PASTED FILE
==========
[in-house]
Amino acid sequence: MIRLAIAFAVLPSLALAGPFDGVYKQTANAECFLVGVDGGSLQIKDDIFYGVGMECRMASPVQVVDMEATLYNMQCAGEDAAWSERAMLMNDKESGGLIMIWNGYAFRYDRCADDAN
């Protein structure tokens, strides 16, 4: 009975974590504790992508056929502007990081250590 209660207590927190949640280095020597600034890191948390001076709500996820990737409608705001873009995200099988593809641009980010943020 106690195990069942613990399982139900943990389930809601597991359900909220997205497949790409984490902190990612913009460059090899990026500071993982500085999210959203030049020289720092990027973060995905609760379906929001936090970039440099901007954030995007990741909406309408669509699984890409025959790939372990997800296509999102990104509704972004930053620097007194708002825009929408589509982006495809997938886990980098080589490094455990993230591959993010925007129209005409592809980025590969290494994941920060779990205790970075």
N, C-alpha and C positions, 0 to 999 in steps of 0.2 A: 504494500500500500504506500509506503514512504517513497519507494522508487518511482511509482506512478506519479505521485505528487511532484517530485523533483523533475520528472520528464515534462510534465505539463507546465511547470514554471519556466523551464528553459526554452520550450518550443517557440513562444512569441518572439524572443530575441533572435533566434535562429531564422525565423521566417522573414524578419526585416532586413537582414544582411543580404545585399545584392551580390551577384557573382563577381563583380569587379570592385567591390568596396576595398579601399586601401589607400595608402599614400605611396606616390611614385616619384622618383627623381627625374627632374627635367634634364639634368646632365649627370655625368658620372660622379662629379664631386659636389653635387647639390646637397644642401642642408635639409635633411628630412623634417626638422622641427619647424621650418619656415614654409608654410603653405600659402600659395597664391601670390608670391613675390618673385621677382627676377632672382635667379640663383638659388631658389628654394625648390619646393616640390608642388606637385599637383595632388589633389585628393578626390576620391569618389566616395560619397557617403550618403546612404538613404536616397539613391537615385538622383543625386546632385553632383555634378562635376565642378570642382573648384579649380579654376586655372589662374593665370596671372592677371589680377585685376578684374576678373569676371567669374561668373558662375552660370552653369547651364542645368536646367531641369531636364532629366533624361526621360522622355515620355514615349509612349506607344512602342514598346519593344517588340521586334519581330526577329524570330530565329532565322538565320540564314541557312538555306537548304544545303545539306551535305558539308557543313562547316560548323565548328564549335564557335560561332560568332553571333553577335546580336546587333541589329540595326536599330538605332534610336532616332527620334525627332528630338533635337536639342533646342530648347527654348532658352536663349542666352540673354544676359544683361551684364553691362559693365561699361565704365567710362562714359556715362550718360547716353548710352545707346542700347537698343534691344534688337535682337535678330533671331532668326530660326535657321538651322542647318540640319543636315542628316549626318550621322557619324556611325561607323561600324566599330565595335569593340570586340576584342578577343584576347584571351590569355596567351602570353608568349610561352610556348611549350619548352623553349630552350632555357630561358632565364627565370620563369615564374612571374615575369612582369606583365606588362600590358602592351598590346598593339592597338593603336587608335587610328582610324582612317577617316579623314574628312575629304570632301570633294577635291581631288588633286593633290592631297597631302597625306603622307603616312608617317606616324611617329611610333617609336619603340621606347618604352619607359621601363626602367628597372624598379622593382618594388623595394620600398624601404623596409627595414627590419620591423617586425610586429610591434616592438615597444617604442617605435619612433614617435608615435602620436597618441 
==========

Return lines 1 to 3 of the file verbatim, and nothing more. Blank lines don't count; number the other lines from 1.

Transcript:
[in-house]
Amino acid sequence: MIRLAIAFAVLPSLALAGPFDGVYKQTANAECFLVGVDGGSLQIKDDIFYGVGMECRMASPVQVVDMEATLYNMQCAGEDAAWSERAMLMNDKESGGLIMIWNGYAFRYDRCADDAN
């Protein structure tokens, strides 16, 4: 009975974590504790992508056929502007990081250590 209660207590927190949640280095020597600034890191948390001076709500996820990737409608705001873009995200099988593809641009980010943020 106690195990069942613990399982139900943990389930809601597991359900909220997205497949790409984490902190990612913009460059090899990026500071993982500085999210959203030049020289720092990027973060995905609760379906929001936090970039440099901007954030995007990741909406309408669509699984890409025959790939372990997800296509999102990104509704972004930053620097007194708002825009929408589509982006495809997938886990980098080589490094455990993230591959993010925007129209005409592809980025590969290494994941920060779990205790970075």